by Kevin Collins, Run Club Director for Elevate Fitness Clubs
Just as one can be frustrated by sitting in a chair staring at the hour hand on a clock so too can it be looking for progress as a runner. When you finally can finally see the big picture and not look at the day to day change, you’ll be able to relax.
In 2000, I was heading into my second U.S. Olympic Trials with a pretty awful injury. I had decided that since it was only three Olympic Trials which I might ever run in a lifetime since they occur every four years, skipping the event was not an option. I decided that come hell or high water, I was going to be merely a finisher – and that’s all I really was: 2nd to last place. Disappointing? Of course!
So it was a bit confusing to my work friends back home when I strolled in the next morning talking excitedly about my morning run. “Wait…What are you training for?” they asked. “The 2004 Olympic Trials of course!” I replied. The blank stares were obvious and then the comments followed. Nobody could believe that I could forecast suddenly to a race four years into the future, but I had both a something very powerful working for me:
Trust in consistency,
and Tremendous patience.
My college teammate (and successor) was in those 2000 Olympic Trials. He had qualified with a much slower time than I but beat me nonetheless paired against my injury. I also knew that he would be, like many of the Qualifier participants in the race, going on a more relaxed approach to training for the next couple of years perhaps more, only to see the upcoming 2004 Trials date approach and begin training again. They would get into great shape again, but would they be better?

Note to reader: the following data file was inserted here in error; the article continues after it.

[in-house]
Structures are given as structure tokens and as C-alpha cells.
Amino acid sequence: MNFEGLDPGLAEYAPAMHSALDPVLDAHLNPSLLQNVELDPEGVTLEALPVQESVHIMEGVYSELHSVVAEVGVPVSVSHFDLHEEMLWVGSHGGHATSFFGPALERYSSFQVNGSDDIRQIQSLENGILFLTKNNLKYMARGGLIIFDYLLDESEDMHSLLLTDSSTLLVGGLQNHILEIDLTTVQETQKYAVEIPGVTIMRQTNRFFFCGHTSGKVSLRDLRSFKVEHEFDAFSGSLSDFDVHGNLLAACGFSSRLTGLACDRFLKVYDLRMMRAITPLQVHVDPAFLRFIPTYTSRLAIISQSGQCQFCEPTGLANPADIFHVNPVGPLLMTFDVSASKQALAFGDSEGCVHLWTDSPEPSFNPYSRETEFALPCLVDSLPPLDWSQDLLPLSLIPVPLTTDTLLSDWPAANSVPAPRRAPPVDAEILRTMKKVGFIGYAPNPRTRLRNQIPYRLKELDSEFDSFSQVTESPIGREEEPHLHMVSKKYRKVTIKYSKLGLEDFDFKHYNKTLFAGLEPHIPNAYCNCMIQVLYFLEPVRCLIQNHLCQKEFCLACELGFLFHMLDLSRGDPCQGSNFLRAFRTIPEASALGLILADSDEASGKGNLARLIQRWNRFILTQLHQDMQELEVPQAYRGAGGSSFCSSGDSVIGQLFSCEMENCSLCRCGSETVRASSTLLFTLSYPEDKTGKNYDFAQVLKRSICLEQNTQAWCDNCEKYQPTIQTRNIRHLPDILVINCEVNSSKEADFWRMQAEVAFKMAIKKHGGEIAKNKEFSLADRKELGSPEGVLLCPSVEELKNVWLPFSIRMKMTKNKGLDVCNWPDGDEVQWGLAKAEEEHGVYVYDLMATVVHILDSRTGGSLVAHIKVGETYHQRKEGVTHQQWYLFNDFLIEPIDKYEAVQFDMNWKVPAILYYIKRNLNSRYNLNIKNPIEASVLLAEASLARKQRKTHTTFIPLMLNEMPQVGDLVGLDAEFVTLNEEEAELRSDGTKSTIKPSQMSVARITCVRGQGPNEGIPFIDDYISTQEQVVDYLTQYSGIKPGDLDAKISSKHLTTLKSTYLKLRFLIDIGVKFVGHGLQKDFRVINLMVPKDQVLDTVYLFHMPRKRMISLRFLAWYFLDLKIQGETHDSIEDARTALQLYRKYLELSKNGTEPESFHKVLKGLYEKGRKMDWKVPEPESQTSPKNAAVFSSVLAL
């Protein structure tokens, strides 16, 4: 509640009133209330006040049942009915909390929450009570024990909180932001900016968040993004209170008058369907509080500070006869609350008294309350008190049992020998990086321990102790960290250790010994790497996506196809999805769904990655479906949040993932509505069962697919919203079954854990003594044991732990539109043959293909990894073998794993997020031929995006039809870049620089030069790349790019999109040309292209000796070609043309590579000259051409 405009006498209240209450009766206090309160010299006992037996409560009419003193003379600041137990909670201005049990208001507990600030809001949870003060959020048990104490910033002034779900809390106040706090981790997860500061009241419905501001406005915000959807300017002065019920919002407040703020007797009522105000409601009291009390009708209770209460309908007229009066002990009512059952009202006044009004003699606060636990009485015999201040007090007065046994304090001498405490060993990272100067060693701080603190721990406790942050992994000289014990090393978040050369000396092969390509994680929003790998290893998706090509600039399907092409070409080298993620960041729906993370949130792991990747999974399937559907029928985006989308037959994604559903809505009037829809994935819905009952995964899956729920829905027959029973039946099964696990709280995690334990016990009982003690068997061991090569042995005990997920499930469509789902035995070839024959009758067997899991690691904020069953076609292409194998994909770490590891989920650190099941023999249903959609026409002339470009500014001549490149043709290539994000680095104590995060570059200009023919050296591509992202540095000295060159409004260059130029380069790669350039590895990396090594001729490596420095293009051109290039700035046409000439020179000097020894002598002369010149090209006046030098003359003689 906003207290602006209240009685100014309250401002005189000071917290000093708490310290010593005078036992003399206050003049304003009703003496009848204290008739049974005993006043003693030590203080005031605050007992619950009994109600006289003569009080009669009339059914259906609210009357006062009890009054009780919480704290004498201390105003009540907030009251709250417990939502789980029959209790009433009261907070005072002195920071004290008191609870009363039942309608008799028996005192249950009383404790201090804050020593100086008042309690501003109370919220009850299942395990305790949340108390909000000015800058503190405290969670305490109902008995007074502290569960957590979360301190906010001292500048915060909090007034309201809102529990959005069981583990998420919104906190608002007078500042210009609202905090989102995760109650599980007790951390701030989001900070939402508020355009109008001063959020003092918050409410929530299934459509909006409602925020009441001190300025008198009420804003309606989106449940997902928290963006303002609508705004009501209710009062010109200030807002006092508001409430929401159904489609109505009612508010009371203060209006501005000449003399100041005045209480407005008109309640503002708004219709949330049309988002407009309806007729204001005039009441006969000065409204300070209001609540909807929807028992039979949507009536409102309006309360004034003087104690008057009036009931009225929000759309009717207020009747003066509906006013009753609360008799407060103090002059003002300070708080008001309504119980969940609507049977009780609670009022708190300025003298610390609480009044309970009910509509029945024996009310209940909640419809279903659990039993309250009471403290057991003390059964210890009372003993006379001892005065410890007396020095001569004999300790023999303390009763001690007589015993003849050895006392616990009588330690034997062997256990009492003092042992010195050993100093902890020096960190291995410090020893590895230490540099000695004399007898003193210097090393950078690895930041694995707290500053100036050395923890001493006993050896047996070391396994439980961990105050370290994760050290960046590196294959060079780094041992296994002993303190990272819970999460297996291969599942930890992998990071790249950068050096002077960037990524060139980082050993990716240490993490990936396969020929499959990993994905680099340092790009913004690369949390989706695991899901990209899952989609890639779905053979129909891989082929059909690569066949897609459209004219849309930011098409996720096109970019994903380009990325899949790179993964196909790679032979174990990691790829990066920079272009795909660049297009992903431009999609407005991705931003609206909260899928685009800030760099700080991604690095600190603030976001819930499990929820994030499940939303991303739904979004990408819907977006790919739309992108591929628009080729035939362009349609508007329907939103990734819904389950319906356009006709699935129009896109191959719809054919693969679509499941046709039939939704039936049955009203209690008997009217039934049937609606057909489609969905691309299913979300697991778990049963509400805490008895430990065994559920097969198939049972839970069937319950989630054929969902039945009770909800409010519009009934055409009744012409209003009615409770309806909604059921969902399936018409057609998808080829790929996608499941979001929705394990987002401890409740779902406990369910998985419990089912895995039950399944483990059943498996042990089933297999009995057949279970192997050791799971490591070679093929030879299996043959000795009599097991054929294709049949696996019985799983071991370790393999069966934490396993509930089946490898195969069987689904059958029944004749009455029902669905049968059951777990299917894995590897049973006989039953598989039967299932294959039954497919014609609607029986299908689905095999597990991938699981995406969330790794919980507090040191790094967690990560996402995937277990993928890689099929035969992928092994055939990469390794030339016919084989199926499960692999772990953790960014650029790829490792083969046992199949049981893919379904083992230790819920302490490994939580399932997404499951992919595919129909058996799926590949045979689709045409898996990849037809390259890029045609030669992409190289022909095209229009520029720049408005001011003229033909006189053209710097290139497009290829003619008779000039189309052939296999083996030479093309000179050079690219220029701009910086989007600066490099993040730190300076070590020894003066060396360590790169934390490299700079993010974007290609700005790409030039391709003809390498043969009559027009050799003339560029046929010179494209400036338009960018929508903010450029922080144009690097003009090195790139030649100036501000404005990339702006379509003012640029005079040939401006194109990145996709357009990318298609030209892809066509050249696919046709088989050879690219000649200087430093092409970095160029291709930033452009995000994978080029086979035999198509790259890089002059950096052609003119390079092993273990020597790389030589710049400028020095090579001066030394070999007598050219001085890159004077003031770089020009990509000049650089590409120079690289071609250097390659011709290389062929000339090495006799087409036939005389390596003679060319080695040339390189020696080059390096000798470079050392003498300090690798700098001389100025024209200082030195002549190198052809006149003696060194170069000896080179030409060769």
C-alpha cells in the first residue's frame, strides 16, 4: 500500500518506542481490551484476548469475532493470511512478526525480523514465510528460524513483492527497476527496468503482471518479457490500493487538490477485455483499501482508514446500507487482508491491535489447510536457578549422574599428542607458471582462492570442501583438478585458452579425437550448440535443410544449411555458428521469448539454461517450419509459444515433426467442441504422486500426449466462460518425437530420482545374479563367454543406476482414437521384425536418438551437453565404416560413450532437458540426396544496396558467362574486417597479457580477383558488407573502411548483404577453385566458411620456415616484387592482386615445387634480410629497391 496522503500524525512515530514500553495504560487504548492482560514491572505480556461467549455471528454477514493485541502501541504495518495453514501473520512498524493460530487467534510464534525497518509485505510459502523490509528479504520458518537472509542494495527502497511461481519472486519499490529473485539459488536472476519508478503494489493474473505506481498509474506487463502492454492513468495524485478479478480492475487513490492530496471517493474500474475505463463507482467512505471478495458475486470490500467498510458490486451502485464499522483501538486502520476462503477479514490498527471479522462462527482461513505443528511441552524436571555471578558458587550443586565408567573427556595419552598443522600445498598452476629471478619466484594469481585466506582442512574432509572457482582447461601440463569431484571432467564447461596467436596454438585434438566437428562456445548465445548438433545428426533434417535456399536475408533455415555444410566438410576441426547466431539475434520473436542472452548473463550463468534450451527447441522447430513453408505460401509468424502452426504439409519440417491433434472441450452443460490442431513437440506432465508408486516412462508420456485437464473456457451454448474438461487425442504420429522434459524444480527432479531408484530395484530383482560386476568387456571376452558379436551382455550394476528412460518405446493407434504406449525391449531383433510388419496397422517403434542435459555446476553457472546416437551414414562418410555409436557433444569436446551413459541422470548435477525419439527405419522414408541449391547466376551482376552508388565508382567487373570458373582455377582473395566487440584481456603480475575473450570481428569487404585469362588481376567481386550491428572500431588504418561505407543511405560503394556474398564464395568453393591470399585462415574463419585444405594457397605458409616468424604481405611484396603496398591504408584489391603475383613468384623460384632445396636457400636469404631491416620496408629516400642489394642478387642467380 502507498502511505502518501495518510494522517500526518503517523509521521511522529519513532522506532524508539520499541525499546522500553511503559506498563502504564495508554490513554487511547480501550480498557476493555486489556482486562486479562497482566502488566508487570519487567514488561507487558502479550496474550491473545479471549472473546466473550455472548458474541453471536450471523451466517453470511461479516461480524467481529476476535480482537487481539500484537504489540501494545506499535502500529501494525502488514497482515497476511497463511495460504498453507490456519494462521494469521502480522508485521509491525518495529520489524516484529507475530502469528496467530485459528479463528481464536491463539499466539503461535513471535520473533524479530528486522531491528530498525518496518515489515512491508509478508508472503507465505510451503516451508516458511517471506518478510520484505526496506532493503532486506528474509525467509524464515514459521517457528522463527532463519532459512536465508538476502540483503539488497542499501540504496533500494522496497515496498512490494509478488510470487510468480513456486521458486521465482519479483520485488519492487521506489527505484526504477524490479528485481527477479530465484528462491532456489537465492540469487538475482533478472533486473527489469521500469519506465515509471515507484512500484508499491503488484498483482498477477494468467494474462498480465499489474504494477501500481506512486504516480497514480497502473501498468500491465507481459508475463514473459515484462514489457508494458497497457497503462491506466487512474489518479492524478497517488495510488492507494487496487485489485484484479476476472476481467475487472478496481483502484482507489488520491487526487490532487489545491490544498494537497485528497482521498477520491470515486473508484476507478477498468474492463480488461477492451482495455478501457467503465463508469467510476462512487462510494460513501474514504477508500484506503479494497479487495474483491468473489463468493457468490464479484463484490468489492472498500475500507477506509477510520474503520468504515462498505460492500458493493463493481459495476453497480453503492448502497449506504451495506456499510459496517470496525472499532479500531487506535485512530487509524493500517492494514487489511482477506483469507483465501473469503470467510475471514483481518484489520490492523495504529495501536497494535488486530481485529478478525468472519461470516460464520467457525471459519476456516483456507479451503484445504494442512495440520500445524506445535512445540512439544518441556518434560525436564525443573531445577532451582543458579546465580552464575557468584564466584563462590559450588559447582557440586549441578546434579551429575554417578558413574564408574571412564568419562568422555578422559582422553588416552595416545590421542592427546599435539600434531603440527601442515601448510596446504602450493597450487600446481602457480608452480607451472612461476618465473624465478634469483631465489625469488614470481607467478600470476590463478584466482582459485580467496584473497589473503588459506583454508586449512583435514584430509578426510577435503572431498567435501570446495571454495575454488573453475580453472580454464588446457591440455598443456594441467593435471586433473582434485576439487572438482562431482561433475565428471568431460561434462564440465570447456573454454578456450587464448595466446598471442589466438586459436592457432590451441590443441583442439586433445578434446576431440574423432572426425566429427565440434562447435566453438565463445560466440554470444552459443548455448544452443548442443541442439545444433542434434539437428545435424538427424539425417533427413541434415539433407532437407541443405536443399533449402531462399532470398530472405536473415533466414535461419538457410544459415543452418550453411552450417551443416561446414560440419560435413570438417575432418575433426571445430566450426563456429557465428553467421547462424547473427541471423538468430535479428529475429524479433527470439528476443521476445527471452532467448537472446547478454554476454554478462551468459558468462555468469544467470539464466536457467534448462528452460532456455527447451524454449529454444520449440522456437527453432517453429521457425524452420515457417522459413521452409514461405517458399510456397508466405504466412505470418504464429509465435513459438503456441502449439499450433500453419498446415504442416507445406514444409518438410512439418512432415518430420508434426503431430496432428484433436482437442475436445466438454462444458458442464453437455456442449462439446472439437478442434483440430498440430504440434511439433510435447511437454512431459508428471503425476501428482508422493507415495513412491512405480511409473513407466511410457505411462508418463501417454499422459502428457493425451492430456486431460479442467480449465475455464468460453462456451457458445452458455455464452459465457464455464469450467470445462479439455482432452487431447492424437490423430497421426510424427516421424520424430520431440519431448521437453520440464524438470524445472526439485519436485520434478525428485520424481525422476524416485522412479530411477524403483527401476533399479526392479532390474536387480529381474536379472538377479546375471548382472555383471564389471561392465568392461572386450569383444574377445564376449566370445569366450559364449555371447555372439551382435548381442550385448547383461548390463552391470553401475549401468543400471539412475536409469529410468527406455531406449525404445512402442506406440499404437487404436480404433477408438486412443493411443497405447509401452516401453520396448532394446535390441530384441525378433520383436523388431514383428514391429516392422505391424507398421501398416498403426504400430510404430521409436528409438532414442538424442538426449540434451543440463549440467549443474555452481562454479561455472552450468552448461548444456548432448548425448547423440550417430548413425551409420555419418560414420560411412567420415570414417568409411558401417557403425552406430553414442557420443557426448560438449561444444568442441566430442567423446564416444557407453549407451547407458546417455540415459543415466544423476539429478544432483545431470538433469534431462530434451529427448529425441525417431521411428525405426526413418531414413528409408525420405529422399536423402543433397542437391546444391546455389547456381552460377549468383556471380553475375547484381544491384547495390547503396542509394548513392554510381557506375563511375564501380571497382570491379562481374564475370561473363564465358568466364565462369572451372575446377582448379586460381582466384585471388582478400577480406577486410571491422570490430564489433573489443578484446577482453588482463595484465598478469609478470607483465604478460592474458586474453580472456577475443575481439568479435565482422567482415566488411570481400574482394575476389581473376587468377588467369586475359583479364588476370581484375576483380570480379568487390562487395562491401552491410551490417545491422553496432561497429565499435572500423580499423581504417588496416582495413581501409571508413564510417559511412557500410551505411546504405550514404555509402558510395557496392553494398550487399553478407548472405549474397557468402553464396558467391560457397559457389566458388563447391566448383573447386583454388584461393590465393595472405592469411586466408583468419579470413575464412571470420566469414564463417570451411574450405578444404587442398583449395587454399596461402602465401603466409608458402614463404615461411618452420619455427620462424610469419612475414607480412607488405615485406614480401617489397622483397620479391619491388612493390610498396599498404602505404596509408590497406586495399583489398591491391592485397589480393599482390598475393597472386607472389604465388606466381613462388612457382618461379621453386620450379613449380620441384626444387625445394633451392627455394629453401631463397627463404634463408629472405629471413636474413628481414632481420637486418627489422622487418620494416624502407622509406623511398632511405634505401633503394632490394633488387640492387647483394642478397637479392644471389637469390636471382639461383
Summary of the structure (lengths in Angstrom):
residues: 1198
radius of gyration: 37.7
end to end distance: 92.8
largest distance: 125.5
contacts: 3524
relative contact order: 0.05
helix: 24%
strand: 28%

In those first two years, pressure-free, I took to my recovery of about two weeks and when my injury cleared, my jogs became runs again, speedwork returned and I raced and trained myself far beyond my best times even if I were healthy in the 2000 Trials race. By the time I reached late 2003, I had reached another plateau altogether and the runners who had begun training again for the 2004 year were simply playing catchup. To re-attain their fitness was to still be behind. A full four minutes better than my 2000 qualifier now (a massive amount of time when you are a sub-2:20 marathoner), my college teammate had remarked that on the loop course of the 2004 Trials, his goal was simply to not get lapped by me!
It didn’t happen all in one day, I chipped away at my best time bits at a time, never backsliding, always consistent. Even if your goals are fitness, it’s the same patience that will get you there. Enjoy the journey. Take your eyes off of the “hour hand”! Here are some tips to help you with patience:
Remember that even a second faster per week is nearly a minute faster in a 5k one year later.
See the big picture: Mark the date on the calendar right now. Where will you be one year from now with consistency? Get an image of yourself hundreds of miles later.
Enjoy the journey. Beyond progress what other reasons do you run for? Weight loss or management? Friendships? Clearing your head? Drive to a place you’ve always wanted to run.
Make it an adventure.
Want to learn more about the Elevate Fitness Run club or Coach Kevin Collins?